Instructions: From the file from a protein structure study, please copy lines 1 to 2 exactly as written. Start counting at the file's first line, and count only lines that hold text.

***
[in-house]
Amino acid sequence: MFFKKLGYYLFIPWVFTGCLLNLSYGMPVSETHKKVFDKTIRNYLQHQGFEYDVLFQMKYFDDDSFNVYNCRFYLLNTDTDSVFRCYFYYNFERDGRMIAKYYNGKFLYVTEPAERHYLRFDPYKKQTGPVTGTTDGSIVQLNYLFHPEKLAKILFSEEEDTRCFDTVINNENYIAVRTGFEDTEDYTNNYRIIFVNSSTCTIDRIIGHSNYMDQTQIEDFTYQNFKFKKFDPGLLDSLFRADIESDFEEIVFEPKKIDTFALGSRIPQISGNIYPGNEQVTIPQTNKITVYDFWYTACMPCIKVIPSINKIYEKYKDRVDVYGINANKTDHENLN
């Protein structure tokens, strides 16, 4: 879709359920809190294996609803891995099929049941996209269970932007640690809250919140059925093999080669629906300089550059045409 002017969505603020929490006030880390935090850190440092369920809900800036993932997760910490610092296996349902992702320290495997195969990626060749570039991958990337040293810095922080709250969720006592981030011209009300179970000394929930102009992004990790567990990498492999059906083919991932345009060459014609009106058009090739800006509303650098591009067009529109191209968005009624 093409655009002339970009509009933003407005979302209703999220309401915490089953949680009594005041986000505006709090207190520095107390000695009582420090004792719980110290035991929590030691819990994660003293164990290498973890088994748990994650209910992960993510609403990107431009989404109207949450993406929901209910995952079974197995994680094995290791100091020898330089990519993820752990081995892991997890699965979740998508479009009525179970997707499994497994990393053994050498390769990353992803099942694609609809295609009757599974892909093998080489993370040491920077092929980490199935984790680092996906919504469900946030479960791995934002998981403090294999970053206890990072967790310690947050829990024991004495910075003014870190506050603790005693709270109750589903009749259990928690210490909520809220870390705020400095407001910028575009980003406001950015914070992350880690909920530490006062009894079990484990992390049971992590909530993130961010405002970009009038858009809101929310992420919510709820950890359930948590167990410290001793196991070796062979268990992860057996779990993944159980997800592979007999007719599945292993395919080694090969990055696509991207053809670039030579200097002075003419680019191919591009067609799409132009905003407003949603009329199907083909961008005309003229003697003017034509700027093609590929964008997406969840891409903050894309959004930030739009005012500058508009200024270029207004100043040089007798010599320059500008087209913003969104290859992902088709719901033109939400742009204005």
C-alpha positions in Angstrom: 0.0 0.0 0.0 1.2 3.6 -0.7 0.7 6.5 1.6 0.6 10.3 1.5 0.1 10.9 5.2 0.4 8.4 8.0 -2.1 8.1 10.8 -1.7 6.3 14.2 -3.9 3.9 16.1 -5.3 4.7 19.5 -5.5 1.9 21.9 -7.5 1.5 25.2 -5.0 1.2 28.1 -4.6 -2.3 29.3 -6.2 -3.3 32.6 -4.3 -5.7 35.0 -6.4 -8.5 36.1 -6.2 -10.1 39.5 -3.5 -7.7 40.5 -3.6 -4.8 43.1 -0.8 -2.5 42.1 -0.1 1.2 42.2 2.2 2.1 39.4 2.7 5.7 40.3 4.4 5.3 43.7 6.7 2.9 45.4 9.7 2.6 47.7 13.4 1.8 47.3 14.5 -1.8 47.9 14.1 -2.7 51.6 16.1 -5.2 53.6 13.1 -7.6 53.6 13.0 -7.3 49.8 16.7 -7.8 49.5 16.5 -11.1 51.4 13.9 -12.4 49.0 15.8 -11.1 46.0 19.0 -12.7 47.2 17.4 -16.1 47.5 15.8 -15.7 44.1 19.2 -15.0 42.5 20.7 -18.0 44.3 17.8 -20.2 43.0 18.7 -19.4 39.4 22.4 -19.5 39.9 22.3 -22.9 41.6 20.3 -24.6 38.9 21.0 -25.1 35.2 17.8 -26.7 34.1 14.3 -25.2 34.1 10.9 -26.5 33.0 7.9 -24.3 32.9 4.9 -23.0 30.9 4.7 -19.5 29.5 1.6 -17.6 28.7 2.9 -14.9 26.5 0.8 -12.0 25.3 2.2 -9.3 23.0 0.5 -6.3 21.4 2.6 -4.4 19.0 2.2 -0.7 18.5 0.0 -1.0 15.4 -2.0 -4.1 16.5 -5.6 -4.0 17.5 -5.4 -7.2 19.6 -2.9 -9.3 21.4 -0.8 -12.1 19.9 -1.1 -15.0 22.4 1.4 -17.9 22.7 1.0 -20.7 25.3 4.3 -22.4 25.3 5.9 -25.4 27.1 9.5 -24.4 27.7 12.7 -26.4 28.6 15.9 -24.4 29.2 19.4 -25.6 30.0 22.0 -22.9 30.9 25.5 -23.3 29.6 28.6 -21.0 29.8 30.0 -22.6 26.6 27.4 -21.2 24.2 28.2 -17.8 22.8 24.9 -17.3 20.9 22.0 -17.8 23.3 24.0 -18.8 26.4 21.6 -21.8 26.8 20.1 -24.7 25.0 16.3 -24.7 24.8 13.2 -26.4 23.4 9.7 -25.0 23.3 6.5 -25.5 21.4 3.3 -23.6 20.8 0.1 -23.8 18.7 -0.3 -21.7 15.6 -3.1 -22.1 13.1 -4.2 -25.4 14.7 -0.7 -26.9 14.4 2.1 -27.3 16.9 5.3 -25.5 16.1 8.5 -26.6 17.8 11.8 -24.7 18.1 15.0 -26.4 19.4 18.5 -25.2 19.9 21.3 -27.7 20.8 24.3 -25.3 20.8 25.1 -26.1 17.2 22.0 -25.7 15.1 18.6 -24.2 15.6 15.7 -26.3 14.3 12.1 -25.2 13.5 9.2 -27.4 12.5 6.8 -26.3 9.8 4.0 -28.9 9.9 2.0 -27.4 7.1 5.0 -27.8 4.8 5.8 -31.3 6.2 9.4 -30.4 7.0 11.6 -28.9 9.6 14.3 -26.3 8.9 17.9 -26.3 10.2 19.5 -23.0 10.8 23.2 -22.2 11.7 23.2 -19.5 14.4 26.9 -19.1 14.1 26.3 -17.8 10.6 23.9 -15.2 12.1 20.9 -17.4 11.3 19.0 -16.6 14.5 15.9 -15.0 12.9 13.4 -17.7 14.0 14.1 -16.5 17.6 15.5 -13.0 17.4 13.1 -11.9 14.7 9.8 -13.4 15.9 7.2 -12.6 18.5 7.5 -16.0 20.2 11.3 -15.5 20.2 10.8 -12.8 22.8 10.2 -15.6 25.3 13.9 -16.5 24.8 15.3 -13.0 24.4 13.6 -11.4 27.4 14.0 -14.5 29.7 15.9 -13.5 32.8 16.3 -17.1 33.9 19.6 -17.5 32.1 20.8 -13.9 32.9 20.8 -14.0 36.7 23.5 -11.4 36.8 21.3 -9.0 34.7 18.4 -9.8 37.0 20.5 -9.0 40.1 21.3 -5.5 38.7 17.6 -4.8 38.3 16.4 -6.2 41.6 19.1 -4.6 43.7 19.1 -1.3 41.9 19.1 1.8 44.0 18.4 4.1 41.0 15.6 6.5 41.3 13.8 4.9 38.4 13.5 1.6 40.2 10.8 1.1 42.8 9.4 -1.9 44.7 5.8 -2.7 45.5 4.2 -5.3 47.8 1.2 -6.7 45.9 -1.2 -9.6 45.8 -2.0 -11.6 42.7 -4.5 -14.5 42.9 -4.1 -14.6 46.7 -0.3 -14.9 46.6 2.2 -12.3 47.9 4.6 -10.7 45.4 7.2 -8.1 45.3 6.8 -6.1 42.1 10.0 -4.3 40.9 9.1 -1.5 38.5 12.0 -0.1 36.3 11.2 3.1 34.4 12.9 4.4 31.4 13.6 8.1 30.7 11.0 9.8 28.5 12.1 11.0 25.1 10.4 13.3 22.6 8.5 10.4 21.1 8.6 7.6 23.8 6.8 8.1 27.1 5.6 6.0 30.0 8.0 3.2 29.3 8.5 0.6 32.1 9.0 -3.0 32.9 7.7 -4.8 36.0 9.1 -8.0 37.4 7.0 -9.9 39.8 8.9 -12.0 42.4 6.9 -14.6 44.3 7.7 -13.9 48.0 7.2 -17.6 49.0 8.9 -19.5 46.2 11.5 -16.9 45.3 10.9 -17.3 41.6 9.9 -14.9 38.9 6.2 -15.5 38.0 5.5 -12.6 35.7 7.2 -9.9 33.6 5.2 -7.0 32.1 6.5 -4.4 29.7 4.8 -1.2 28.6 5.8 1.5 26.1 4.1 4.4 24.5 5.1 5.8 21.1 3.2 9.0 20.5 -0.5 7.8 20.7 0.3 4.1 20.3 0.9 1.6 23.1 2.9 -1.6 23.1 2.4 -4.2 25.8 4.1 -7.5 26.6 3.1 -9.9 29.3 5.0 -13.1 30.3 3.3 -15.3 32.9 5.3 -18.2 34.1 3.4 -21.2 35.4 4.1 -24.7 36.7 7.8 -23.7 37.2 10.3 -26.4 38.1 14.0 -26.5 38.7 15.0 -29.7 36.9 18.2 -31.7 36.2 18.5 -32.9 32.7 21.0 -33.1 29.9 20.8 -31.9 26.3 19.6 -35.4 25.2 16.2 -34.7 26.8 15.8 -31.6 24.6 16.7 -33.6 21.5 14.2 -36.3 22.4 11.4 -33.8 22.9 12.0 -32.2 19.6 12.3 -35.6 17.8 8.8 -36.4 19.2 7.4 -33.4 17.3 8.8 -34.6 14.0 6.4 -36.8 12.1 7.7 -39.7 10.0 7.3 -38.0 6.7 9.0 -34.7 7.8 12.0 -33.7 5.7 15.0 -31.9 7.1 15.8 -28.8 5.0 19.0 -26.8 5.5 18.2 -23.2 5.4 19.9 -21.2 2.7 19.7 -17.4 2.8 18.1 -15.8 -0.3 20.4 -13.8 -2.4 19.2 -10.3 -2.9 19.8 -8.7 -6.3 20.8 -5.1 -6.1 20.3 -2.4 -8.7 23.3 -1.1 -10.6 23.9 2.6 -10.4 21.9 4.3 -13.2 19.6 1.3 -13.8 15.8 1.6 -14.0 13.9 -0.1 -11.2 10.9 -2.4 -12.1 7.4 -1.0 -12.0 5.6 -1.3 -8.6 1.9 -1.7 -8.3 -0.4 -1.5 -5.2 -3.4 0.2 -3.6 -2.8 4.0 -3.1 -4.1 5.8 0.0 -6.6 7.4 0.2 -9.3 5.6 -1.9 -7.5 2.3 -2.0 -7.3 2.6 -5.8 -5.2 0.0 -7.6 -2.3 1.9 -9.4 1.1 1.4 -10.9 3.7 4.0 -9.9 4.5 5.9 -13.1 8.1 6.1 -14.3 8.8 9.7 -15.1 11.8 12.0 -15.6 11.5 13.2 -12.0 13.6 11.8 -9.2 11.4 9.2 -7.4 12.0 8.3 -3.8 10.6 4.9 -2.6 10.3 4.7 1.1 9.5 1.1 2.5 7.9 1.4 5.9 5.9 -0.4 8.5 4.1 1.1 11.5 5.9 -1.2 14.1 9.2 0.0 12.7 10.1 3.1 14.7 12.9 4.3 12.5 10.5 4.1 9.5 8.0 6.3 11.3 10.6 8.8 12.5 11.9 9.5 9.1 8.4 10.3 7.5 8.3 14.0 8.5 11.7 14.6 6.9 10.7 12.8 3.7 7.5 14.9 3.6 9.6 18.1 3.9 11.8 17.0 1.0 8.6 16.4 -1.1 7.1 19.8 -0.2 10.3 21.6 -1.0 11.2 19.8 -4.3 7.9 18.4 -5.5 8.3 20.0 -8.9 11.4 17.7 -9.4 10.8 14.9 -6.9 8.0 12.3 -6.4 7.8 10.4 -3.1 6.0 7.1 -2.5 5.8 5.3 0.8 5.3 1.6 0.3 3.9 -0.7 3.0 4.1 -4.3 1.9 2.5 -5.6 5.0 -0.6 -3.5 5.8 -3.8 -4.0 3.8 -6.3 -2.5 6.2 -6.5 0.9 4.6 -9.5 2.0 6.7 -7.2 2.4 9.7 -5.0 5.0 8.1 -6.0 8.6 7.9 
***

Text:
[in-house]
Amino acid sequence: MFFKKLGYYLFIPWVFTGCLLNLSYGMPVSETHKKVFDKTIRNYLQHQGFEYDVLFQMKYFDDDSFNVYNCRFYLLNTDTDSVFRCYFYYNFERDGRMIAKYYNGKFLYVTEPAERHYLRFDPYKKQTGPVTGTTDGSIVQLNYLFHPEKLAKILFSEEEDTRCFDTVINNENYIAVRTGFEDTEDYTNNYRIIFVNSSTCTIDRIIGHSNYMDQTQIEDFTYQNFKFKKFDPGLLDSLFRADIESDFEEIVFEPKKIDTFALGSRIPQISGNIYPGNEQVTIPQTNKITVYDFWYTACMPCIKVIPSINKIYEKYKDRVDVYGINANKTDHENLN